Record group includes two headed for Spain, others bound for Germany and Czech Republic
Zachary Gill, a senior linguistics, Spanish and classics major from Saucier, and Katelyn Frazer, a master’s candidate in history from Richmond, Virginia, will teach in the Fulbright English Teaching Assistantship Program in Spain. Bethany Fitts, a senior English major from Tupelo, also received a teaching assistantship to the Czech Republic. Jan Verberkmoes, of Roseburg, Oregon, who earned a Master of Fine Arts degree, has a Fulbright Research Grant to Germany.
The highly selective program enables college graduates and graduate students from the U.S. to study, conduct research or teach English in countries around the globe. Both Gill and Fitts are students in the university’s Sally McDonnell Barksdale Honors College.
Douglass Sullivan González, Honors College dean, noted that “we are thrilled to have played a role in helping these students develop into the dynamic scholars and global citizens the Fulbright seeks.
“Ty received an honors fellowship to study in Valencia, Spain, and Bethany’s Barksdale award supported her as she studied and wrote alongside a world-renowned poet, M.S. Merwyn,” he said. “The Fulbright affirms what we already know: that the Honors College creates a crucible where excellent students are challenged and develop into citizen-scholars, with the world as their classroom.”
Others concurred with Sullivan-Gonzaléz’s assessment.
“With four grantees, it is a record number of awards for us,” said Tim Dolan, director of the UM Office of National Scholarship Advisement. “These University of Mississippi students were selected because of their outstanding academic record and because they will be excellent cultural ambassadors, eager to learn about the culture of the place they will go and able to teach about their home culture.”
Each of the finalists expressed great anticipation about being a Fulbright recipient.
“I’m delighted to have the opportunity to return and continue nurturing my investment in German culture and history, as well as furthering my long-term goals of exploring cross-cultural experimental poetics with an emphasis on environmental engagement,” said Verberkmoes, an award-winning poet who had a Fulbright English Teaching Assistantship in Germany 2010 and will be doing research at the Museum für Naturkunde and the federal archives.
“This museum has in its collection a selection of birds that were taken from Tibet by zoologist Ernst Schäfer and naturalist Brooke Dolan II in the 1930s. I’m working on a collection of poems about these birds, and being awarded the time and support to do this research is a huge boon for the life of the manuscript and for my writing plans next year.”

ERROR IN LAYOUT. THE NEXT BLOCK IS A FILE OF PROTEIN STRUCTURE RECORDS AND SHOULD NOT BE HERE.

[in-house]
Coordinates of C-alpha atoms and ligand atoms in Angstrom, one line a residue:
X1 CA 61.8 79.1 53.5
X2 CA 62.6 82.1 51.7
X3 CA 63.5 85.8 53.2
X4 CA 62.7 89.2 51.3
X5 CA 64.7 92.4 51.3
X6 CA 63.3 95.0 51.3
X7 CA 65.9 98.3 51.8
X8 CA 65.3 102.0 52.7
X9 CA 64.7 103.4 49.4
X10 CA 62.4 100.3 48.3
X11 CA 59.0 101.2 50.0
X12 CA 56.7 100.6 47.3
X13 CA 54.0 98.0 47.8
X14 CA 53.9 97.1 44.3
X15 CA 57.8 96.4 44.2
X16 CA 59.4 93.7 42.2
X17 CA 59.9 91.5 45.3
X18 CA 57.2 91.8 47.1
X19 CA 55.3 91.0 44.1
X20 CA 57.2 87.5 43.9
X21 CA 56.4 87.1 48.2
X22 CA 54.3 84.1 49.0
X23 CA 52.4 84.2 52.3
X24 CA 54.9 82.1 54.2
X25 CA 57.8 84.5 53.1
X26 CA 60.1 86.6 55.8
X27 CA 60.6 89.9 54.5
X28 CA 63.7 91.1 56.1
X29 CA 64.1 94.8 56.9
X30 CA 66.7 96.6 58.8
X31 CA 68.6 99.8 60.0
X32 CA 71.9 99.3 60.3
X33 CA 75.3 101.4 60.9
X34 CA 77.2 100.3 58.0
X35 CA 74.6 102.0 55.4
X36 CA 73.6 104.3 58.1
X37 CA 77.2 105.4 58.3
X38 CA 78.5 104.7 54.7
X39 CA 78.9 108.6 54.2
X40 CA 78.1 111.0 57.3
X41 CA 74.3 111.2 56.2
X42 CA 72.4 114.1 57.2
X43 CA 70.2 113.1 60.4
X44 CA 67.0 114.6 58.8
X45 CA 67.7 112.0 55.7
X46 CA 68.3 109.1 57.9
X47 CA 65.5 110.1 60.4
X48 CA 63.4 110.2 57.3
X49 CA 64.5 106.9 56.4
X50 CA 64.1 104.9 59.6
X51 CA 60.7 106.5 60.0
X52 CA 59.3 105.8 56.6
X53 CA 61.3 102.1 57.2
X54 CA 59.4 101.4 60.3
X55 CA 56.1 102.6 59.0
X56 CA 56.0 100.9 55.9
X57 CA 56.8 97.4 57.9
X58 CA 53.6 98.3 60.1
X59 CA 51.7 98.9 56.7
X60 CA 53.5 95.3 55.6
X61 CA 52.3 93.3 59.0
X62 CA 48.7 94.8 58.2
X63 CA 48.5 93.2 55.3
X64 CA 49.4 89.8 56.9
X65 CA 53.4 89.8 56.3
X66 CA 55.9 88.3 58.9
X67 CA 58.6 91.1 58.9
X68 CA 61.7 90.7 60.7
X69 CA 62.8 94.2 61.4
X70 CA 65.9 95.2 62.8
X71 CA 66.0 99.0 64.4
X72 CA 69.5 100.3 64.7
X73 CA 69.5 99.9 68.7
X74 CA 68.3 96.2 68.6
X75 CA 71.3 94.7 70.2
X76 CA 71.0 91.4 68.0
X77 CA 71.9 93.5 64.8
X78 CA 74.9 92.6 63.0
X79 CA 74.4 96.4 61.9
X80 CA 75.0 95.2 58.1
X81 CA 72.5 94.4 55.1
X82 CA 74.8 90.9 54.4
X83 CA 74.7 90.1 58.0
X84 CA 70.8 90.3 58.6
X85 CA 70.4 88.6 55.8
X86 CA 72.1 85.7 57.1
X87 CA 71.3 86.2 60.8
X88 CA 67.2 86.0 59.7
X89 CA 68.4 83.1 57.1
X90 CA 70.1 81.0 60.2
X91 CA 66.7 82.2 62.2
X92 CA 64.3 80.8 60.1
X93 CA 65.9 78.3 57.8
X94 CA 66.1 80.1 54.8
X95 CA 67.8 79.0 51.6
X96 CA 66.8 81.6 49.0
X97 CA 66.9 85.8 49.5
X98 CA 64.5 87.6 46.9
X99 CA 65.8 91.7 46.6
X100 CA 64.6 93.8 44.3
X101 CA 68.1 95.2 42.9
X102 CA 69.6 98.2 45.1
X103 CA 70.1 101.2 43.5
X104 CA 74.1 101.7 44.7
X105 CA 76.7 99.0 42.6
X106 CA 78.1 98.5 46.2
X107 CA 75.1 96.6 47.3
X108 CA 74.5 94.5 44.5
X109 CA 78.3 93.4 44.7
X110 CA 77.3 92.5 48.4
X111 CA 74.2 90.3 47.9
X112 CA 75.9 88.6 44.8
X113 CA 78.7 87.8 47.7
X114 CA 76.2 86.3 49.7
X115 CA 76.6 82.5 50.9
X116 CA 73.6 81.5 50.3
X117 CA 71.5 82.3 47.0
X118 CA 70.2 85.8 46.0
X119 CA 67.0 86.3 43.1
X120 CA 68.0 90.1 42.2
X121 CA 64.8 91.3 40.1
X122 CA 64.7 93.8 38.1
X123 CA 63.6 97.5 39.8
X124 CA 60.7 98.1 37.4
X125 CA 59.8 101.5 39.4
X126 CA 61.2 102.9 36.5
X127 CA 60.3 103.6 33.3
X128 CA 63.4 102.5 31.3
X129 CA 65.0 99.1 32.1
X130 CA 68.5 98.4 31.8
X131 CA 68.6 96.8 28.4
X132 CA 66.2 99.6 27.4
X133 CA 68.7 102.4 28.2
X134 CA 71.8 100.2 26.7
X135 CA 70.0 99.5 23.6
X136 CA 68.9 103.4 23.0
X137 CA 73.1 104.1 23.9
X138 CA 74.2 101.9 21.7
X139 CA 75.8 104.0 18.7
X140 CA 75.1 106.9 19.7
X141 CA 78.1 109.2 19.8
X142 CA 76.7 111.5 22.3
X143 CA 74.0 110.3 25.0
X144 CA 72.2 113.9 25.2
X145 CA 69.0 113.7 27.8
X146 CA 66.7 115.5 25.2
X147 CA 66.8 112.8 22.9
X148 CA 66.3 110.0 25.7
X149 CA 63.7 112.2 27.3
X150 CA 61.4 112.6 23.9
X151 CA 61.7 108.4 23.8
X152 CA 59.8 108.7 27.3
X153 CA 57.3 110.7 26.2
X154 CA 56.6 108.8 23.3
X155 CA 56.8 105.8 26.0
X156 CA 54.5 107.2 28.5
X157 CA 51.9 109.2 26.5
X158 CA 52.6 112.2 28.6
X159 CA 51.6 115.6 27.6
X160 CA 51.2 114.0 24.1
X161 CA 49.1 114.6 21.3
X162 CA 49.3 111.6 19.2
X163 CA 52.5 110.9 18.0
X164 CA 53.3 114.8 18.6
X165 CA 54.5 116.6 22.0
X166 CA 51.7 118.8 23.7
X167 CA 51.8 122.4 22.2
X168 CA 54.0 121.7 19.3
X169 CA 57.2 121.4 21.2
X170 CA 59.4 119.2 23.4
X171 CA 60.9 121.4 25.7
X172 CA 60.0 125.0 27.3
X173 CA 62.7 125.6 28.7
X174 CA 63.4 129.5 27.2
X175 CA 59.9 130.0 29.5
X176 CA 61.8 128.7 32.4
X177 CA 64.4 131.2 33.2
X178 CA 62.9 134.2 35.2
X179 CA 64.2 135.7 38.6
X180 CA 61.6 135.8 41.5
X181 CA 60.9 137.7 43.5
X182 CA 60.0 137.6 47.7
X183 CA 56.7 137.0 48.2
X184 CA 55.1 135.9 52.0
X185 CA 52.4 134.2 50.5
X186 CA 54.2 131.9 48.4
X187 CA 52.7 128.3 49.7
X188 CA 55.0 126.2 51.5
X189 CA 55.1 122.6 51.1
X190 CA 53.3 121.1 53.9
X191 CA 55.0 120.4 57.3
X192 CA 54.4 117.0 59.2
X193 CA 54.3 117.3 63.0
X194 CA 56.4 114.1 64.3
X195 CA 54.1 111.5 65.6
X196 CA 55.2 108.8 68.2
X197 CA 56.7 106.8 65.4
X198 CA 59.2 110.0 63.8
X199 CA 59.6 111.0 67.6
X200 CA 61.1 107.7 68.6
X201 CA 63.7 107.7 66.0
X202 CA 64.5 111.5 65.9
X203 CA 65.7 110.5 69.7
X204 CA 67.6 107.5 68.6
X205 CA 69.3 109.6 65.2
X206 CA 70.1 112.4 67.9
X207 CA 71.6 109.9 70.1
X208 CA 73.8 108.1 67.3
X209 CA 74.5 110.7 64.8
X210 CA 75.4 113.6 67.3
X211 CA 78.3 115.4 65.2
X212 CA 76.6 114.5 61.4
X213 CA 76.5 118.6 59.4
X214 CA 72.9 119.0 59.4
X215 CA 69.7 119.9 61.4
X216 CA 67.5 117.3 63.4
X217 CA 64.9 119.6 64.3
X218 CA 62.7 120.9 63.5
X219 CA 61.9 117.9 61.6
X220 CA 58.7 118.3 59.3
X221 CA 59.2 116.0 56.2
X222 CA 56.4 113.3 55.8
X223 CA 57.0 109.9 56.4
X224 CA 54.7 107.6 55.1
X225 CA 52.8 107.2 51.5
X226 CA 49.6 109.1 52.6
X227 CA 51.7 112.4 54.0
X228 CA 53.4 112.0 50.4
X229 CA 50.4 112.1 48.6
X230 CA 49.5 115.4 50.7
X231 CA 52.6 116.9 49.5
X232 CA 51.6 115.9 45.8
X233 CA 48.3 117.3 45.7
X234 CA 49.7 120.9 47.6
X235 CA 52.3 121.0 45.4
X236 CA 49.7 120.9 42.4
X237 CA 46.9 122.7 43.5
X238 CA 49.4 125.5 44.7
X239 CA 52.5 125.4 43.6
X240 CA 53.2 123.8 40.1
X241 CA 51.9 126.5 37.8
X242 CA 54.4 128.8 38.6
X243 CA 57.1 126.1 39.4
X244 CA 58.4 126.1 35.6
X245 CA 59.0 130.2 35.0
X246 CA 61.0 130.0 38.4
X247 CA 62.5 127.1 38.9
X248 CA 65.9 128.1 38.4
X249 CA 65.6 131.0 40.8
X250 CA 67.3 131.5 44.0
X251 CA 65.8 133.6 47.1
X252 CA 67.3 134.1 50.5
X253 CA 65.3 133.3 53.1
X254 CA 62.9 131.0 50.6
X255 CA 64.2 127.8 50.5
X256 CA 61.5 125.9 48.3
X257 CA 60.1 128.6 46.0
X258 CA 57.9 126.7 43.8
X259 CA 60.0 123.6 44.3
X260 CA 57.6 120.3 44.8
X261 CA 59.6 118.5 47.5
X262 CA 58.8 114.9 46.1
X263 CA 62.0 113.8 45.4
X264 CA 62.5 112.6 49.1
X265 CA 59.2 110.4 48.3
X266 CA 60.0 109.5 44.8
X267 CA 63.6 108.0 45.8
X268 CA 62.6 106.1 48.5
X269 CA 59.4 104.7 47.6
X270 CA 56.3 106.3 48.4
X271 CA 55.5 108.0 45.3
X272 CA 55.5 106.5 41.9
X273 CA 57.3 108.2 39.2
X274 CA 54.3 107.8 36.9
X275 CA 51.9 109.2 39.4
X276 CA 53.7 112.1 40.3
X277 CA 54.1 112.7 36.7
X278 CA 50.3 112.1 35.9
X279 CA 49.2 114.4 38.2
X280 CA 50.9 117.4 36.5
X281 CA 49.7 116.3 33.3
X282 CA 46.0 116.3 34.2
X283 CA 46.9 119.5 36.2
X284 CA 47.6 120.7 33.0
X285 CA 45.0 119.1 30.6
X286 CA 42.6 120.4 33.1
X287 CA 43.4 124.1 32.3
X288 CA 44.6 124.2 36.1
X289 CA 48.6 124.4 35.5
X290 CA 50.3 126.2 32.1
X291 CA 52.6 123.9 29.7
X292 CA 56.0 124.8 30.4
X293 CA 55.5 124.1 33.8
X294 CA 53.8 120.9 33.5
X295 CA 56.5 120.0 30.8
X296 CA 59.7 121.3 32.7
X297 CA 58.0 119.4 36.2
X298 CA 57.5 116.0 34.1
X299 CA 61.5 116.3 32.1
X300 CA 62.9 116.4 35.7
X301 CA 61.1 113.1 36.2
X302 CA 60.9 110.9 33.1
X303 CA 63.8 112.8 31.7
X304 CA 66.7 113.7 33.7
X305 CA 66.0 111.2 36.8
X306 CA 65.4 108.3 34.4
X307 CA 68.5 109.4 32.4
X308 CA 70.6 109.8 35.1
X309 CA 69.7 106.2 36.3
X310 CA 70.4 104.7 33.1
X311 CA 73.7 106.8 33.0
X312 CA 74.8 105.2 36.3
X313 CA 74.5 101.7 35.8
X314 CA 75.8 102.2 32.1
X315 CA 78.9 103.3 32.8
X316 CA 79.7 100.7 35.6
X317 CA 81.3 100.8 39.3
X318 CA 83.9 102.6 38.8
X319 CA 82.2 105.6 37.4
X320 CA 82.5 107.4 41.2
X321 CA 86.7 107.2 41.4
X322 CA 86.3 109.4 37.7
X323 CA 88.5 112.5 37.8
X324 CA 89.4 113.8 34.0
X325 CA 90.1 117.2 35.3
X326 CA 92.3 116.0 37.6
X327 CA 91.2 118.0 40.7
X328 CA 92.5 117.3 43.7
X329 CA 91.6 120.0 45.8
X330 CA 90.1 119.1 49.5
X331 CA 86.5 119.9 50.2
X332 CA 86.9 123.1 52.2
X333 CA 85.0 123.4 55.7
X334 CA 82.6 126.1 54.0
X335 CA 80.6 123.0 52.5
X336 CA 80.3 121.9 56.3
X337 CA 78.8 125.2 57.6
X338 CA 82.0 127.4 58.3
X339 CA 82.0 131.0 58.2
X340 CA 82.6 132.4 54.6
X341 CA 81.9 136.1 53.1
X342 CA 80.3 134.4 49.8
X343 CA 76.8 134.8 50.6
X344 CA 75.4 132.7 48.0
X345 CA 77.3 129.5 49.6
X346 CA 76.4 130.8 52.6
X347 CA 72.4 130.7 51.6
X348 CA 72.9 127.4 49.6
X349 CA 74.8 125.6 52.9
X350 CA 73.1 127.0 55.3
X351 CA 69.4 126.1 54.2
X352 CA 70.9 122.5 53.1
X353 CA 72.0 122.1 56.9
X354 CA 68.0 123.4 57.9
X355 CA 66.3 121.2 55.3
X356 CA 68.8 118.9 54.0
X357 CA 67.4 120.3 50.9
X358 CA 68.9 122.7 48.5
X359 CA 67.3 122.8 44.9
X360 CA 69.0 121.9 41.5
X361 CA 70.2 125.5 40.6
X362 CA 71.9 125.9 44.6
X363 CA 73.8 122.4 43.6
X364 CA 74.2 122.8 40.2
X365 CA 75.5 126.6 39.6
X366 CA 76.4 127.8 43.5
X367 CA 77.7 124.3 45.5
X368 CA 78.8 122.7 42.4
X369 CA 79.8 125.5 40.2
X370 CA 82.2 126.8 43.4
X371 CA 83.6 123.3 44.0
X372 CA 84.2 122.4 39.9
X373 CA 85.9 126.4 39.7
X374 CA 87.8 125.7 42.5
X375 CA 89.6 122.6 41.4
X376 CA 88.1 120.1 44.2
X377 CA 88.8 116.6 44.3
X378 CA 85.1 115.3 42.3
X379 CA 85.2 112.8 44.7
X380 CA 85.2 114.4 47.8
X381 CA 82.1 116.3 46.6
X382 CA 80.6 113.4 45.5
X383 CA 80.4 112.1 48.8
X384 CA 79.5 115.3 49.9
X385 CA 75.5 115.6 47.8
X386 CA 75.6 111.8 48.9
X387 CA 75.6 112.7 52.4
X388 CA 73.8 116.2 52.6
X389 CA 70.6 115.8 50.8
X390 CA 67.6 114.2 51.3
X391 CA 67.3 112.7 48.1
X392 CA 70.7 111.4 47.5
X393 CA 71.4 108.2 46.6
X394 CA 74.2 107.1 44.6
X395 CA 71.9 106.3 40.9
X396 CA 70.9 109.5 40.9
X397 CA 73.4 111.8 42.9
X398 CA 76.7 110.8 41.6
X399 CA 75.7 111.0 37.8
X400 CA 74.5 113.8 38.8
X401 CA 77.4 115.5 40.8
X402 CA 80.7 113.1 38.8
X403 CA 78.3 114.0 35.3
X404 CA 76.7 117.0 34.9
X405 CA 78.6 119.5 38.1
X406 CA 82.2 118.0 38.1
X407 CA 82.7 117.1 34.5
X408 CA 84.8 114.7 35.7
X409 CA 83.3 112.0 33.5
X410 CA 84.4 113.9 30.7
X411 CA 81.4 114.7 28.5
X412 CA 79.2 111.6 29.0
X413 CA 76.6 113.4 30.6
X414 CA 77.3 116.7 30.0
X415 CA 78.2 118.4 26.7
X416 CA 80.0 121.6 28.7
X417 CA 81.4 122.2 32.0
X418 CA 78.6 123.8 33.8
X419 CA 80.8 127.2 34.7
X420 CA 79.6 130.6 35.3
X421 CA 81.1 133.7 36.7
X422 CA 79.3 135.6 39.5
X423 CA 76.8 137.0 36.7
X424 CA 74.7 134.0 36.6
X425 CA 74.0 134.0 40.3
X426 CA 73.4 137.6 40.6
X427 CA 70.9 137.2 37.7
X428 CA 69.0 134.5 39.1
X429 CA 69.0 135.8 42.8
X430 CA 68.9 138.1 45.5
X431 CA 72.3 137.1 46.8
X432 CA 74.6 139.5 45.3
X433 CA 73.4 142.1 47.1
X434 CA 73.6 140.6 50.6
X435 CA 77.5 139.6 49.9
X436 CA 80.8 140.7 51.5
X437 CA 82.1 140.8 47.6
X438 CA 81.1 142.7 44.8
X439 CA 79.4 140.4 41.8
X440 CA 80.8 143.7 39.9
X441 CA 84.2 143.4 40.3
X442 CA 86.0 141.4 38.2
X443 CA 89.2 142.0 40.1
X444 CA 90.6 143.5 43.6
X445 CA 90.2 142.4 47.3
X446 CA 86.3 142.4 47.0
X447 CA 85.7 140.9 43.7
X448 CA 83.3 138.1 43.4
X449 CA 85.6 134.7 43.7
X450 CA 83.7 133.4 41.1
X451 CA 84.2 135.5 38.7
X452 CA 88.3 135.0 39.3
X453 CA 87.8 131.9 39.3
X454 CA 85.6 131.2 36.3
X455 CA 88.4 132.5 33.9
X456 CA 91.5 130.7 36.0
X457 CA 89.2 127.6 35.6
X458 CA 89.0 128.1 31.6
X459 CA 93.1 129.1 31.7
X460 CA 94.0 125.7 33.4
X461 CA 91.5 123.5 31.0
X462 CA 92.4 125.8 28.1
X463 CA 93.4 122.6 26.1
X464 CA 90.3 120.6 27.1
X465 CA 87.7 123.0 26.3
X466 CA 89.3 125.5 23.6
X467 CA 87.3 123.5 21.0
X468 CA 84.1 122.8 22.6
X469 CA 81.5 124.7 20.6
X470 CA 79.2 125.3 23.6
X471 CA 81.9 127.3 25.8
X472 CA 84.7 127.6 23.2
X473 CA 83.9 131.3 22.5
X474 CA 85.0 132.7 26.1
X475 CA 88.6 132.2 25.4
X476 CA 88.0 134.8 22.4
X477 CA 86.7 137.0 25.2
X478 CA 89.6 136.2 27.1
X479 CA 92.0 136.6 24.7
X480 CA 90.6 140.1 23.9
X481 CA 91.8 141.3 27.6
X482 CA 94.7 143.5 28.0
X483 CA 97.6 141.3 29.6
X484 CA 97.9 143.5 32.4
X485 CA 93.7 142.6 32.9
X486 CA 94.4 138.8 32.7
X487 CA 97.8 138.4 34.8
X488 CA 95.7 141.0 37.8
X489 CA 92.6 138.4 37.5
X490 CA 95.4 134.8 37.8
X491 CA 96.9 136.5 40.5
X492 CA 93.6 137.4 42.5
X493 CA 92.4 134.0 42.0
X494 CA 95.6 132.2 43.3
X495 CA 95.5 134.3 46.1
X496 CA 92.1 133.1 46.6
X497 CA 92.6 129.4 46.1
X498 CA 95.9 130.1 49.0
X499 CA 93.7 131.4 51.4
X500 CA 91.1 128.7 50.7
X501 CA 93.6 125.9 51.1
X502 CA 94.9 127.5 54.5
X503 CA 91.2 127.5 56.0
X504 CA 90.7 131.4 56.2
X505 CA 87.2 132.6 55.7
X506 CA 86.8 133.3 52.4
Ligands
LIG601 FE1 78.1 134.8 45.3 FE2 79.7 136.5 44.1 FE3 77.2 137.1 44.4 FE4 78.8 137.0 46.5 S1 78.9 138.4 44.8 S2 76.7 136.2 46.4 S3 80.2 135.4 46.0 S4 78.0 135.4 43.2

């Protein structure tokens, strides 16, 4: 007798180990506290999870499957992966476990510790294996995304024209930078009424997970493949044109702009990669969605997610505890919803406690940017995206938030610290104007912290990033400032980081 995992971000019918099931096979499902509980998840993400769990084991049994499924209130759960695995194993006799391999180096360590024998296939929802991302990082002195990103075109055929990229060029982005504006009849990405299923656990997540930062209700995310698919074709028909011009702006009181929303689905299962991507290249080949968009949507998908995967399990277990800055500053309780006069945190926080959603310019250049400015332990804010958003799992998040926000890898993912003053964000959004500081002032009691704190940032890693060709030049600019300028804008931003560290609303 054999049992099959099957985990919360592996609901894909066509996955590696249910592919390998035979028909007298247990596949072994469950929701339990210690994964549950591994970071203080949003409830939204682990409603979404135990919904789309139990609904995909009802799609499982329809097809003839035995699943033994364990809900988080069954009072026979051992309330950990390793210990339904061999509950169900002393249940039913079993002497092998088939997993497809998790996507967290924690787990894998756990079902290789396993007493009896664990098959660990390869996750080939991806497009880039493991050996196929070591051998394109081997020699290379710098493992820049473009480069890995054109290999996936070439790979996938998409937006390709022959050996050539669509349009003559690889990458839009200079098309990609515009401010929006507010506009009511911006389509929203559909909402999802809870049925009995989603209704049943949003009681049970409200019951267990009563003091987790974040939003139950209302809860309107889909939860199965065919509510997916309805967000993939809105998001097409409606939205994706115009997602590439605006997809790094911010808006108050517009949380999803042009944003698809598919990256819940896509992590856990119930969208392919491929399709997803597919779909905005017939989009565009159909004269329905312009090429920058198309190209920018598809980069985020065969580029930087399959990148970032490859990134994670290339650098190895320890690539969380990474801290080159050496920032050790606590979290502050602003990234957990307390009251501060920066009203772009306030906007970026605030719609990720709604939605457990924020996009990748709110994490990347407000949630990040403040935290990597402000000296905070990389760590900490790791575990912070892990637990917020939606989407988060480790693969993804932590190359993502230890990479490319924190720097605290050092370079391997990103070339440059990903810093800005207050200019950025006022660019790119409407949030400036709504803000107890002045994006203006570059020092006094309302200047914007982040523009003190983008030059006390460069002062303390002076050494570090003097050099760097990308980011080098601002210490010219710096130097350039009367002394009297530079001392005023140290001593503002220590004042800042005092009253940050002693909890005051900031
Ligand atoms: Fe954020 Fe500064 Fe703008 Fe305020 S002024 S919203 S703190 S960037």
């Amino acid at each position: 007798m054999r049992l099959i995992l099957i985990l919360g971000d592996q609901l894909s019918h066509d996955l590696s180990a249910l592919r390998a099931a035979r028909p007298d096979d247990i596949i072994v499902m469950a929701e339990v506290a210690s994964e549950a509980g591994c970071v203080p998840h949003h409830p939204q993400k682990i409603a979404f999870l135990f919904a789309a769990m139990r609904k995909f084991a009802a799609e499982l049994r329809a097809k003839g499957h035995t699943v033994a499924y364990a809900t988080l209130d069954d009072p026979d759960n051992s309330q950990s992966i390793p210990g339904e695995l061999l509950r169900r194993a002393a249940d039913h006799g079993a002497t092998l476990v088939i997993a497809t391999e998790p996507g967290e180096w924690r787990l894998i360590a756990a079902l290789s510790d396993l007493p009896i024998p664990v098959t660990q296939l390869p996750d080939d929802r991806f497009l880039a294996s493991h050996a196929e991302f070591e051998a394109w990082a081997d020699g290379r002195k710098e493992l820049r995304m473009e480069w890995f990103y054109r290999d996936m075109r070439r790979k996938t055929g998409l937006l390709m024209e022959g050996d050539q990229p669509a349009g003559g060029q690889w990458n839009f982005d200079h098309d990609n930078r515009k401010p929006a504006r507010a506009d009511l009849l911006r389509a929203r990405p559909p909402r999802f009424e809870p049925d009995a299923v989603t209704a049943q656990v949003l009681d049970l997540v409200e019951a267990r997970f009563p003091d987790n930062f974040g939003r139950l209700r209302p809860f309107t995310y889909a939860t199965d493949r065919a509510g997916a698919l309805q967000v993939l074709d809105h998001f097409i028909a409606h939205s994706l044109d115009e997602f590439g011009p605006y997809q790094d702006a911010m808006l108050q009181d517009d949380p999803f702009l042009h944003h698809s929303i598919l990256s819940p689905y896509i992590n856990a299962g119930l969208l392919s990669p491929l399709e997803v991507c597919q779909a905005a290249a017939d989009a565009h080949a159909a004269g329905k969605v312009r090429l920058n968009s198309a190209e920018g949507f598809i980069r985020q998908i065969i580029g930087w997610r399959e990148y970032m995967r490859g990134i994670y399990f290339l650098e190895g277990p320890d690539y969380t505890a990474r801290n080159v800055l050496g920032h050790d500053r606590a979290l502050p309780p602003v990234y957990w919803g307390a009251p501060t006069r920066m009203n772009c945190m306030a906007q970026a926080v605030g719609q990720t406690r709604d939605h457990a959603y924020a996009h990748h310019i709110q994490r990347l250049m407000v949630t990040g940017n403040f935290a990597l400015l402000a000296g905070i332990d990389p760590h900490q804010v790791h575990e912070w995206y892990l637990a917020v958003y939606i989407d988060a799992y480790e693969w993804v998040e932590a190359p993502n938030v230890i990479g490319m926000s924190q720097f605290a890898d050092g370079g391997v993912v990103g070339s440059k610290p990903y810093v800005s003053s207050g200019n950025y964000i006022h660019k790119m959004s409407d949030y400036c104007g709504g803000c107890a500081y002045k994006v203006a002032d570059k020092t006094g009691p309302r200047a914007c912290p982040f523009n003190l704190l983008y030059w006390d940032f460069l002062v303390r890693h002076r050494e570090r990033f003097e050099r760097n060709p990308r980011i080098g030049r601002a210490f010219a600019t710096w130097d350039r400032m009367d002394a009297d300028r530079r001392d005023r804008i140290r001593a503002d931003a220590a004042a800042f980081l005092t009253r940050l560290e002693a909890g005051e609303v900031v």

A 2019 Barksdale Award winner, Fitts said she’s excited about the challenge of being in an unfamiliar place, surrounded by a language she doesn’t speak.
“This is my first time in the Czech Republic,” she said. “I love getting to know people, so I’m going to have to go about that in different ways. Honestly, I think that can be beautiful.”
Though Gill’s undergraduate thesis focuses on second language acquisition, he has not taught a course yet. He will be in Asturias, a region of northwest Spain, teaching primary and secondary school students English, about American culture and food while helping them improve their English communication skills. Gill also plans to facilitate an English language group for the LGBTQ+ community.
“This experience will provide me with both sides of the equation that I will be able to use in future research,” he said. “Moreover, the cultural knowledge will allow me to see how all parts of Spain are drastically different, and I can use this knowledge when I begin pursuing a master’s and Ph.D. in romance linguistics.”
Frazer, who will be teaching English in La Rioja, a region of northern Spain, from September to June 2020, said she is excited to be able to live in Spain for a longer period and invest in the community.
“I am excited to be working and learning from Spanish teachers and to be speaking Spanish when I am not inside the classroom,” Frazer said. “After the grant, I plan on returning to the U.S. to teach high school history.
“If possible, I would also be interested in teaching in an immersion program or teaching Spanish in addition to history.”
Established in 1946, the Fulbright Program is the flagship international educational exchange program sponsored by the U.S. government and is designed to increase mutual understanding between the people of the United States and of other countries. The primary source of funding for the Fulbright Program is an annual appropriation made by the U.S. Congress to the U.S. Department of State’s Bureau of Educational and Cultural Affairs.
Recipients of Fulbright grants are selected on the basis of academic or professional achievement, as well as demonstrated leadership potential in their fields.
Students interested in applying for the Fulbright U.S. Student Award are encouraged to contact the Office of National Scholarship Advisement at firstname.lastname@example.org.